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Imagine a world of wildly escalating temperatures, apocalyptic flooding, devastating storms and catastrophic sea level rise. This might sound like a prediction for the future or the storyline of a new Hollywood blockbuster but it’s something quite different: it’s our past. In a day and age when we’re bombarded with worrying forecasts for future climate, it seems hard to believe that such things could come to pass. Yet almost everywhere we turn, the landscape is screaming out that the world is a capricious place. The problem is if we don’t tune in, the message is lost. We need to decipher the past and learn from it.
In some parts of the world, a few early snapshots of the weather, recorded by enthusiasts, help us. In the eighteenth century, an interest in meteorology was highly applauded. You didn’t have to be hairy and middle aged. A clean-shaven and young Thomas Jefferson kept a weather journal; from this we know it was pretty mild in Philadelphia during the Declaration of Independenc…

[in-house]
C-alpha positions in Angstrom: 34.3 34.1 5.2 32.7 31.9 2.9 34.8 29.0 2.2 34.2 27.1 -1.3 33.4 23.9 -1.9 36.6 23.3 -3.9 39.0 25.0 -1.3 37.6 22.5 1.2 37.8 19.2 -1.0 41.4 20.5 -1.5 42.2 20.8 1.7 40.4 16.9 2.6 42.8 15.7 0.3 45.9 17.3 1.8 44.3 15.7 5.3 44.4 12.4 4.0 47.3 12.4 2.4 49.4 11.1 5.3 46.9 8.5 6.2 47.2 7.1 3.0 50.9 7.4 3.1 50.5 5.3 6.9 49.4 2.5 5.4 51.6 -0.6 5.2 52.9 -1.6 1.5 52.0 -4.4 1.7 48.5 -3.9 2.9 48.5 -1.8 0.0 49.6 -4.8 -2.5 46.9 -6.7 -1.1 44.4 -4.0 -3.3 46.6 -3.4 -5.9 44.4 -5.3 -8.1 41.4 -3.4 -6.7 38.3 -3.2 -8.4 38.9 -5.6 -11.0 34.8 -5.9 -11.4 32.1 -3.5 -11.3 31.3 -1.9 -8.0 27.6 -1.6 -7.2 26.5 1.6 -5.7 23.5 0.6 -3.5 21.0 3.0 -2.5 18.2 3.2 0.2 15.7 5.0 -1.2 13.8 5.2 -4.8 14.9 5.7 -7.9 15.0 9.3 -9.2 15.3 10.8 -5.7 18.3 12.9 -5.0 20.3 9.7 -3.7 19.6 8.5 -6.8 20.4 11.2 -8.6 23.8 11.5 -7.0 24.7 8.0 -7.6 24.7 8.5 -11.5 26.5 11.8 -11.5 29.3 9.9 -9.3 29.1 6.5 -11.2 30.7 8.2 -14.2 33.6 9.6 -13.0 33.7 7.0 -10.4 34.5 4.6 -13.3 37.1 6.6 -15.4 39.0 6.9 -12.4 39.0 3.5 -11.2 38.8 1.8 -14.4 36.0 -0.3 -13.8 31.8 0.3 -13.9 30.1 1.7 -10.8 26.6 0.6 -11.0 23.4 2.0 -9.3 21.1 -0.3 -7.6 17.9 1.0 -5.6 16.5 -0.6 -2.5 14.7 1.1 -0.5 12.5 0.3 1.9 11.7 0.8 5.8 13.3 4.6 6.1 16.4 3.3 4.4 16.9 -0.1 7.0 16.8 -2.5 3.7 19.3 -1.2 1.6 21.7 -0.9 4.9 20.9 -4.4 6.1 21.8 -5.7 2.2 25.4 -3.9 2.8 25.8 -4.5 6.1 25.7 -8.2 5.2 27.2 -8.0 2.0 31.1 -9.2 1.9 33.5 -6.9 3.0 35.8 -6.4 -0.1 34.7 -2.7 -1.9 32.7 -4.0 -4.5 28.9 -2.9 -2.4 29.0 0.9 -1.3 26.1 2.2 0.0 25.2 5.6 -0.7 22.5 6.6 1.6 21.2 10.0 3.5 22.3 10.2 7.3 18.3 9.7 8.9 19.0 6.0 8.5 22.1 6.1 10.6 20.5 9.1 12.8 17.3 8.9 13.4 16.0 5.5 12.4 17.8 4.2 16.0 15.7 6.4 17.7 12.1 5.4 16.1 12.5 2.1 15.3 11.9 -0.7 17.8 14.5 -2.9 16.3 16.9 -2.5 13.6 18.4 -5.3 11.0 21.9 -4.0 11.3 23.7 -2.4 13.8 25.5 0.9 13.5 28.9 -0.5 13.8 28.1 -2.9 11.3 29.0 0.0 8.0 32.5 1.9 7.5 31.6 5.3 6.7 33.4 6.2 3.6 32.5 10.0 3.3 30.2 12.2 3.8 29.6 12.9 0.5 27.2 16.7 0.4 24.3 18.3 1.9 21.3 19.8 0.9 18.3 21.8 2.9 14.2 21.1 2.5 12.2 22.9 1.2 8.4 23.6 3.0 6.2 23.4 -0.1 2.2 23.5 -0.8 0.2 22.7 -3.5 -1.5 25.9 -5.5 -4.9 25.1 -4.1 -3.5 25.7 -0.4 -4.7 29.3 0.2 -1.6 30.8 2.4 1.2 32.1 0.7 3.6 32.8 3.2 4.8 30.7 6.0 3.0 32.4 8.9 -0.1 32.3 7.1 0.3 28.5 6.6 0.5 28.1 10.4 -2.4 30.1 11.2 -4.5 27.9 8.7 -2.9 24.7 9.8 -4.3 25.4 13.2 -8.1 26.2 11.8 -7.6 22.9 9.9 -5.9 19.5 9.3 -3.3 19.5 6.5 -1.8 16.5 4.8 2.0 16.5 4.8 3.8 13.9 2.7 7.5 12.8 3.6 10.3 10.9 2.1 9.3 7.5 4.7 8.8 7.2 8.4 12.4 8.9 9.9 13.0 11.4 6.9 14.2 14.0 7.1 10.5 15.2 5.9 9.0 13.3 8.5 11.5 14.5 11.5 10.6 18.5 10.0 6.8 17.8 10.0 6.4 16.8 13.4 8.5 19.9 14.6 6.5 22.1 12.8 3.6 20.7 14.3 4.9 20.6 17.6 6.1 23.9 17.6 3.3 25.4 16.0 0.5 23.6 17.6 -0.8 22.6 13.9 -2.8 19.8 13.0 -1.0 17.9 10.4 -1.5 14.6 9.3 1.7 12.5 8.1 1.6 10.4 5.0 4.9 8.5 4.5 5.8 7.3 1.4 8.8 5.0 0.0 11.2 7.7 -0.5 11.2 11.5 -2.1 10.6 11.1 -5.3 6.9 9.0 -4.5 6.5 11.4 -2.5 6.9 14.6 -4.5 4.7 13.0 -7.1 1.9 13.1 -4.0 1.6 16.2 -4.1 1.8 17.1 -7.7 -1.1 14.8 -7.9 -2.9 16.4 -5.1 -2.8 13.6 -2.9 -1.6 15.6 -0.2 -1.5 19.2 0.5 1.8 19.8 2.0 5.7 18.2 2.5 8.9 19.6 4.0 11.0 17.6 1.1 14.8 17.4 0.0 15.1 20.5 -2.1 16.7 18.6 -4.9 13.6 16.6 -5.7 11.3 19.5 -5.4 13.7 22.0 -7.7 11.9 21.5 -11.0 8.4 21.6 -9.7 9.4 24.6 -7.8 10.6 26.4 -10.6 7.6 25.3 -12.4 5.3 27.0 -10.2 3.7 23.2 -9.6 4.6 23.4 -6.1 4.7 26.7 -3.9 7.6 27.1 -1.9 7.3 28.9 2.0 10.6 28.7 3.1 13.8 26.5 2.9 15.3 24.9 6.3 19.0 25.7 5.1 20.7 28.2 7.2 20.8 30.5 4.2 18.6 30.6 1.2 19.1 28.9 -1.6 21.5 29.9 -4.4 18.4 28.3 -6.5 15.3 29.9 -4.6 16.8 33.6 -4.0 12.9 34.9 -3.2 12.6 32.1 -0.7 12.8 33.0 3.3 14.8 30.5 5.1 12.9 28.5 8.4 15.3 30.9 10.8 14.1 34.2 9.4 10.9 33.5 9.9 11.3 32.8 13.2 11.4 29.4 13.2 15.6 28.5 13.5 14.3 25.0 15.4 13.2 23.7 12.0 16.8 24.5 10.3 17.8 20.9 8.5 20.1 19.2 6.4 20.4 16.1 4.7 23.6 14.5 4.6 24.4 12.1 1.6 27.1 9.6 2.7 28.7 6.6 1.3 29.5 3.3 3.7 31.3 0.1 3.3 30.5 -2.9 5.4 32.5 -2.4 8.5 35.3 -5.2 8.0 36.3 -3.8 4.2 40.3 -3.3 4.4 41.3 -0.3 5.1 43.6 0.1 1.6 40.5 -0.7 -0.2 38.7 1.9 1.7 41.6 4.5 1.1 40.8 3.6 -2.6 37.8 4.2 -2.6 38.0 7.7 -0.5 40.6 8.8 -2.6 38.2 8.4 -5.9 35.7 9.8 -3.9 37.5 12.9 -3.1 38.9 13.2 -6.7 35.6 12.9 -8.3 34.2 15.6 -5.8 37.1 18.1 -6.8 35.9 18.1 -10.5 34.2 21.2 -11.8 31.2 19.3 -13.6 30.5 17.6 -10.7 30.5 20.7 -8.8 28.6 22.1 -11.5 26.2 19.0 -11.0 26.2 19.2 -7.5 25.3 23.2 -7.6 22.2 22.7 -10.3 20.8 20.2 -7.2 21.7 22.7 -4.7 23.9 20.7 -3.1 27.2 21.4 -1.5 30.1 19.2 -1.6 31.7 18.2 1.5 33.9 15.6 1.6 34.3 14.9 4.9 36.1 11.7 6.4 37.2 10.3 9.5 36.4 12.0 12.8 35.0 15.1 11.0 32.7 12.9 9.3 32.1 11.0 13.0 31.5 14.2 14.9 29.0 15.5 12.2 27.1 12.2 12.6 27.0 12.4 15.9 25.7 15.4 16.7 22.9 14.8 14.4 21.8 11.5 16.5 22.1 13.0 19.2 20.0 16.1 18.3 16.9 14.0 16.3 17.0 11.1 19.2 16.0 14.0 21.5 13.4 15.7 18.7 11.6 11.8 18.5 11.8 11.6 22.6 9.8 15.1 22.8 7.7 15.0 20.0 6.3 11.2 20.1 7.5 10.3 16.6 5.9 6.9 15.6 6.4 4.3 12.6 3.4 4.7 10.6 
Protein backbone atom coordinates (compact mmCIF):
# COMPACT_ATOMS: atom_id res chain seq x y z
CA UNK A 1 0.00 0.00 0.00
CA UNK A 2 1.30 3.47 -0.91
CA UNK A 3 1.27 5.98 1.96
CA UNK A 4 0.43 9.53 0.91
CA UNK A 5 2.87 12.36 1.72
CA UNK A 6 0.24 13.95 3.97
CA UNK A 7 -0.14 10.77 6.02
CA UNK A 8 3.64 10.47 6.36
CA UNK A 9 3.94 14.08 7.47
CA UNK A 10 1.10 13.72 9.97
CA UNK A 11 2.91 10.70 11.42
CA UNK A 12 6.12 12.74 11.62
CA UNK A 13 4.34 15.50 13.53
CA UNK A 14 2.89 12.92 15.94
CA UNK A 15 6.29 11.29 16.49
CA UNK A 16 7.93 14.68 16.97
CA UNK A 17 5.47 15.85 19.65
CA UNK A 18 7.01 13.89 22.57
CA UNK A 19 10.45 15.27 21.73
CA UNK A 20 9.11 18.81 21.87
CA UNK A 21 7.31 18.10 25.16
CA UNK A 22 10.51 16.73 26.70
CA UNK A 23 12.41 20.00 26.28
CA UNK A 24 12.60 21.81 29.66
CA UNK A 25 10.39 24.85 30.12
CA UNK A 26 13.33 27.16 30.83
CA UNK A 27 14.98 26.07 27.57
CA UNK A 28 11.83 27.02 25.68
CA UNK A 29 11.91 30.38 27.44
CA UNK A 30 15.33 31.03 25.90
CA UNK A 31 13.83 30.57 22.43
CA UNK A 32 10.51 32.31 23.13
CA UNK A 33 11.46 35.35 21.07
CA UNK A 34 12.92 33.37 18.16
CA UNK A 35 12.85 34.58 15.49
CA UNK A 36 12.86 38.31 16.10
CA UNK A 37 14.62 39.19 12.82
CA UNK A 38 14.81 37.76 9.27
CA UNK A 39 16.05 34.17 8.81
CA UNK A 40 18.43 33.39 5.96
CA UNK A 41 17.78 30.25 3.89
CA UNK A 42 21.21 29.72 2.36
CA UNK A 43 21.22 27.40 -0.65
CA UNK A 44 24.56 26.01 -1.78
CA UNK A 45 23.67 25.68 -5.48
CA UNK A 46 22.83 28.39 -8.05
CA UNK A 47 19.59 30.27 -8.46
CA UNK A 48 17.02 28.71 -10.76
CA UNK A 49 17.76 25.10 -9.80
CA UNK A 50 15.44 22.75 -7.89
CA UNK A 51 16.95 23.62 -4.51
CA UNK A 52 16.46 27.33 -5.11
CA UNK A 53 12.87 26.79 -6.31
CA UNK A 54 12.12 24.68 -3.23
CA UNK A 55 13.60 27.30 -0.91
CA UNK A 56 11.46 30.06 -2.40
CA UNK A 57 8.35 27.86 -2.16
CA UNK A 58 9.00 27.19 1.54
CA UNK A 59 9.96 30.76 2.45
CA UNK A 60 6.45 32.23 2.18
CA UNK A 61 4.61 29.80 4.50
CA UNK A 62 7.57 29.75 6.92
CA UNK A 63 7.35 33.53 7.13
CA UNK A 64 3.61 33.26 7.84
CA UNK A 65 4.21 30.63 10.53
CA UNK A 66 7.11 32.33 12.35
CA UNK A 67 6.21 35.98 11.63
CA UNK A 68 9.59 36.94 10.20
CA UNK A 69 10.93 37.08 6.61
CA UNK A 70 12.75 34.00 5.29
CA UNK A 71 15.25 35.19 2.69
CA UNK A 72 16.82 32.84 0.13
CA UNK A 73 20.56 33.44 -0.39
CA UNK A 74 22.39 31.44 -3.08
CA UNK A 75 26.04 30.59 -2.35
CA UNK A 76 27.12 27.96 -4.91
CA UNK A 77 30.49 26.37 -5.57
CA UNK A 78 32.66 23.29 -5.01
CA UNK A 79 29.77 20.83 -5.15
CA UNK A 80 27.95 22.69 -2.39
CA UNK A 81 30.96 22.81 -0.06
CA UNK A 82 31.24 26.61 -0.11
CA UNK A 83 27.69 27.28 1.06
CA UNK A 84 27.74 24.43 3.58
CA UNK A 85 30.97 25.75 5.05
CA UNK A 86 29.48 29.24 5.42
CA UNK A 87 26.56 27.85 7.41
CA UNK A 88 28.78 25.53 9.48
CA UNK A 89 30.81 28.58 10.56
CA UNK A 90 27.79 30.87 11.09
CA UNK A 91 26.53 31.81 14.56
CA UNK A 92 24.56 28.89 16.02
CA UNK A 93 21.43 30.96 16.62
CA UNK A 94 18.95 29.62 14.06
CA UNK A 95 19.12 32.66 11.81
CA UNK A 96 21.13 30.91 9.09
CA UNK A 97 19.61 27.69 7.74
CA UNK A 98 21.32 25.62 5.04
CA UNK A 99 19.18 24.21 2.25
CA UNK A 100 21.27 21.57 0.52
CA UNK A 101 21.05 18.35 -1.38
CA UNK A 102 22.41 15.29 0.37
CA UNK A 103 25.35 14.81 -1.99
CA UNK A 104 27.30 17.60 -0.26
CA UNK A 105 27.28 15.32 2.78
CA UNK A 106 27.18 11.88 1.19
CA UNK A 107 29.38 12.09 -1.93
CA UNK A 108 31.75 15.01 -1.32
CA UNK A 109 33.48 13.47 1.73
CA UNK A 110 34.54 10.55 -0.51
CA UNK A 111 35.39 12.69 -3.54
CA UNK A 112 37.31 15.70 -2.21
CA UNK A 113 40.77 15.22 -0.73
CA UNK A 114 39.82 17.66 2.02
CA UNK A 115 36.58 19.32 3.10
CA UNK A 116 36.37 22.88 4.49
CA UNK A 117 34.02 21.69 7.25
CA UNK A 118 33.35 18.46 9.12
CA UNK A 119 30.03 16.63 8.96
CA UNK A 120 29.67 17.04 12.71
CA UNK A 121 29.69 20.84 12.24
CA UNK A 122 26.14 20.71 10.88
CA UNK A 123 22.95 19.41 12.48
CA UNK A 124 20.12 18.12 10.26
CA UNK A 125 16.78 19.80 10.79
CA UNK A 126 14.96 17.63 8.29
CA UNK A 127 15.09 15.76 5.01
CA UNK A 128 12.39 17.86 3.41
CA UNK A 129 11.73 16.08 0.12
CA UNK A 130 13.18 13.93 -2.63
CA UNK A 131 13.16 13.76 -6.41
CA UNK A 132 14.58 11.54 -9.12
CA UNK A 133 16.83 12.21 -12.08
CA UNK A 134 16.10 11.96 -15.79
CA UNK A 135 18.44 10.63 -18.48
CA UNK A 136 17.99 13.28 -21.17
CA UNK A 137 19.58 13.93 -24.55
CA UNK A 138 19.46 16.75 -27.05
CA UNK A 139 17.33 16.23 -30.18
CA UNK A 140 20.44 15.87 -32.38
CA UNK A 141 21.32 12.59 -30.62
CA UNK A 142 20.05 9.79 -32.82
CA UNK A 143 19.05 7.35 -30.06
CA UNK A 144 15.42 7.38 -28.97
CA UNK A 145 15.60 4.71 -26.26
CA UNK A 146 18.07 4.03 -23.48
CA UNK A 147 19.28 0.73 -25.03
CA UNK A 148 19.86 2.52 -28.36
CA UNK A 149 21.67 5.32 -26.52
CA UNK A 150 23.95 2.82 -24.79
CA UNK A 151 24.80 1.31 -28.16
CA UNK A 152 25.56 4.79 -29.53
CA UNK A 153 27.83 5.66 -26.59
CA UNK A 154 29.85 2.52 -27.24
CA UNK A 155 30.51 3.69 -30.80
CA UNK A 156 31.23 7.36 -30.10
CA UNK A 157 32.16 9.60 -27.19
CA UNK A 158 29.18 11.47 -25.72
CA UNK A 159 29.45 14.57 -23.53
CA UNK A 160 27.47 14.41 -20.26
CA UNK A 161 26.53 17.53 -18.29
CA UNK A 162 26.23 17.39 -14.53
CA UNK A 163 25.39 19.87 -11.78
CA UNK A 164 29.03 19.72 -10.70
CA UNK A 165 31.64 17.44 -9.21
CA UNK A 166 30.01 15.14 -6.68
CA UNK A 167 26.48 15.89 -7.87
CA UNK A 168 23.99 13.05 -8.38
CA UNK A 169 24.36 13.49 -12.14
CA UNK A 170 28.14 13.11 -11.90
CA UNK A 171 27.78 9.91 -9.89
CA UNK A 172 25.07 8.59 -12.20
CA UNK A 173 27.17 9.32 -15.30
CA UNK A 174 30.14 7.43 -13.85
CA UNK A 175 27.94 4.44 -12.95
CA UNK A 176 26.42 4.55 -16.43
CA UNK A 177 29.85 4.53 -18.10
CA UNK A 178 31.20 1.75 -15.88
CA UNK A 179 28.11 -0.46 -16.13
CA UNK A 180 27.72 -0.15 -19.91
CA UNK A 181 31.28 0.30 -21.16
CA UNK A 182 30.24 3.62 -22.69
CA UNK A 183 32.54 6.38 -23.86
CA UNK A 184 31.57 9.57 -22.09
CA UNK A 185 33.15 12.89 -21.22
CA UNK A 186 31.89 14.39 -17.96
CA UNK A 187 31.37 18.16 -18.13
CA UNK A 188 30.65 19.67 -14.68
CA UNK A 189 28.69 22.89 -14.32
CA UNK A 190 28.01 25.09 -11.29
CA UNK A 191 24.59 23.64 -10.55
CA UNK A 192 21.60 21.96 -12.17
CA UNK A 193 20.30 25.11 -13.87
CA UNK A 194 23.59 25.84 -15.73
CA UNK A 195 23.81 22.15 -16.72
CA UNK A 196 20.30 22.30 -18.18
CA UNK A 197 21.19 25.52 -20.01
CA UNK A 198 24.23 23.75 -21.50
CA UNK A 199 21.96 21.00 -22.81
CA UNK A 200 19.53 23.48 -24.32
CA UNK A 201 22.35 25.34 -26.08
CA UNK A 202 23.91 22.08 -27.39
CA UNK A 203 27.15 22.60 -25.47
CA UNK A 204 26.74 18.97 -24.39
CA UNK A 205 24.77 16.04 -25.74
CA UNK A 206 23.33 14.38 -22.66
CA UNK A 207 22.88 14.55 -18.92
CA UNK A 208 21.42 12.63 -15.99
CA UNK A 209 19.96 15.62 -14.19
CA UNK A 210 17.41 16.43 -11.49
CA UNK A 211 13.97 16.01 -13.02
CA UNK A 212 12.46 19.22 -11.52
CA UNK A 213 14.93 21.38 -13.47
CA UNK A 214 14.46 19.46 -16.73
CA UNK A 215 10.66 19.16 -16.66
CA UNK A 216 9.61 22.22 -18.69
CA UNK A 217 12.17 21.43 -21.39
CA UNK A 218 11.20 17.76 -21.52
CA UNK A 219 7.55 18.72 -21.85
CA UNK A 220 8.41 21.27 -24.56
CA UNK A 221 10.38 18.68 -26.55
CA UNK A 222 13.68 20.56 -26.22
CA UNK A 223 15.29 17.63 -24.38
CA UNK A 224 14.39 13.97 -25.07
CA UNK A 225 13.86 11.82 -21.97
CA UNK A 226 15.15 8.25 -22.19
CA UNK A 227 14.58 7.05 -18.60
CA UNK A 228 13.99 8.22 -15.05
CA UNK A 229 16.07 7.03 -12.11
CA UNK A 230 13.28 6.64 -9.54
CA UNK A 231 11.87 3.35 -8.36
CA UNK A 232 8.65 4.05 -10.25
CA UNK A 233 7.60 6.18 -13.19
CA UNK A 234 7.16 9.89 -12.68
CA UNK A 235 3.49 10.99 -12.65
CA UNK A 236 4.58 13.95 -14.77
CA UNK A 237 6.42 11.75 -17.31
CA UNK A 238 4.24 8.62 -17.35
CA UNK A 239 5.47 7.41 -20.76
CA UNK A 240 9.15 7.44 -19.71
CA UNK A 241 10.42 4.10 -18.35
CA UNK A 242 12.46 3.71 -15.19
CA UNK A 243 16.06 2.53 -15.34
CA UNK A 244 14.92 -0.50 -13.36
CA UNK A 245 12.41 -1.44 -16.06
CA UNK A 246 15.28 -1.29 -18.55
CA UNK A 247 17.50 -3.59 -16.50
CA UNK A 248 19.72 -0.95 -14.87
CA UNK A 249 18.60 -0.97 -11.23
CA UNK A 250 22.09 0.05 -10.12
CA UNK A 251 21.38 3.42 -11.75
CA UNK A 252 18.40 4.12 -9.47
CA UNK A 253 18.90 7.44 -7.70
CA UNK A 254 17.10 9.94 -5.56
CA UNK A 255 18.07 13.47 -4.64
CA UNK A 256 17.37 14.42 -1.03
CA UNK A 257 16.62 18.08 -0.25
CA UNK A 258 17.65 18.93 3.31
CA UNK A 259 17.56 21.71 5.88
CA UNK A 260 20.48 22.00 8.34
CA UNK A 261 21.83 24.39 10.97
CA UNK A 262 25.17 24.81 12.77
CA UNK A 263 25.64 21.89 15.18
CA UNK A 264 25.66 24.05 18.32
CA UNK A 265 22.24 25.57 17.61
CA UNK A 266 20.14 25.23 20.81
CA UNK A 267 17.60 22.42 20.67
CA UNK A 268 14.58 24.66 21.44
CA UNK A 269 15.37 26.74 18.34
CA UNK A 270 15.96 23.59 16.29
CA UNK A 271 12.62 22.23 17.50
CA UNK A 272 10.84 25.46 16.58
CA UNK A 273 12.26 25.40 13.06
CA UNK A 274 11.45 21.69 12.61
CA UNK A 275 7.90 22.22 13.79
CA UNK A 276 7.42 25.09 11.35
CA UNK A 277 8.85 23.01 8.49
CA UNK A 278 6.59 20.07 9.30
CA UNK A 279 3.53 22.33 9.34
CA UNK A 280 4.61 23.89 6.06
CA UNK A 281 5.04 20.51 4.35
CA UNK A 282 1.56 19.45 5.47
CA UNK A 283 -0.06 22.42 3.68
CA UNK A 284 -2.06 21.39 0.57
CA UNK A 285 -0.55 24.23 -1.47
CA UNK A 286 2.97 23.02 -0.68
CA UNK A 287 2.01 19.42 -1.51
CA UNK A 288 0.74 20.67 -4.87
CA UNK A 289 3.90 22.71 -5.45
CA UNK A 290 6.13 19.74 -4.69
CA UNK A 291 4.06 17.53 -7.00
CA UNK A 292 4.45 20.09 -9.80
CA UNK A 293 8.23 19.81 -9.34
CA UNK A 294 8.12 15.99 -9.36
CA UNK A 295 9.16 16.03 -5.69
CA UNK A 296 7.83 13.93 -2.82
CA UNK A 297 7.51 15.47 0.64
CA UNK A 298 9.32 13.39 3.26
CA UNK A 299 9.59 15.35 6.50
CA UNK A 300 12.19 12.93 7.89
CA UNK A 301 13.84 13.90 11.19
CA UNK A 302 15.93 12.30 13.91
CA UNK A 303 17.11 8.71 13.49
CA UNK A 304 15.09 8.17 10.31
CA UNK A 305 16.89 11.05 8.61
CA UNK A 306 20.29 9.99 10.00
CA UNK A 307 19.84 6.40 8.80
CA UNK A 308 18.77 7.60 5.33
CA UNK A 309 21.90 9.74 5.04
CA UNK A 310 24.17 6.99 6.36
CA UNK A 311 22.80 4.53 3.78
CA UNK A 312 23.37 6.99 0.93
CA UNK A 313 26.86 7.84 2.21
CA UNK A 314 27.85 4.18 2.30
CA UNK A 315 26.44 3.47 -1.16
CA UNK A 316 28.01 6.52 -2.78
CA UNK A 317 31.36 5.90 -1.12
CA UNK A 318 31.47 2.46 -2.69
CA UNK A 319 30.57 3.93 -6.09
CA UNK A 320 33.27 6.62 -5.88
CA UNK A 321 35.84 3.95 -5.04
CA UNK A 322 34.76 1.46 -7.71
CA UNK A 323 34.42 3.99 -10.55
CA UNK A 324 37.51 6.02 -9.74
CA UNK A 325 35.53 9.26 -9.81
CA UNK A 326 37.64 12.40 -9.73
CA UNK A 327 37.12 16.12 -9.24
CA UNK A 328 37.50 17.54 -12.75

Plain sailing in the Arctic

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The Northwest Passage is one of those names that conjure up romantic images of bearded explorers with a passion for cannibalism. The Victorian dream of taking a sailing ship through the Arctic to the North Pacific without all that tedious mucking about with South America took quite a few lives. Even with the construction of the Panama Canal, such a route would shave nearly 4000 kilometres off a trip between Europe to Asia. Yet at the end of summer, there’s traditionally been enough sea ice to keep shipping firms at bay. But this is all starting to change. Just this week the European Space Agency announced the first navigable route was open through the ice.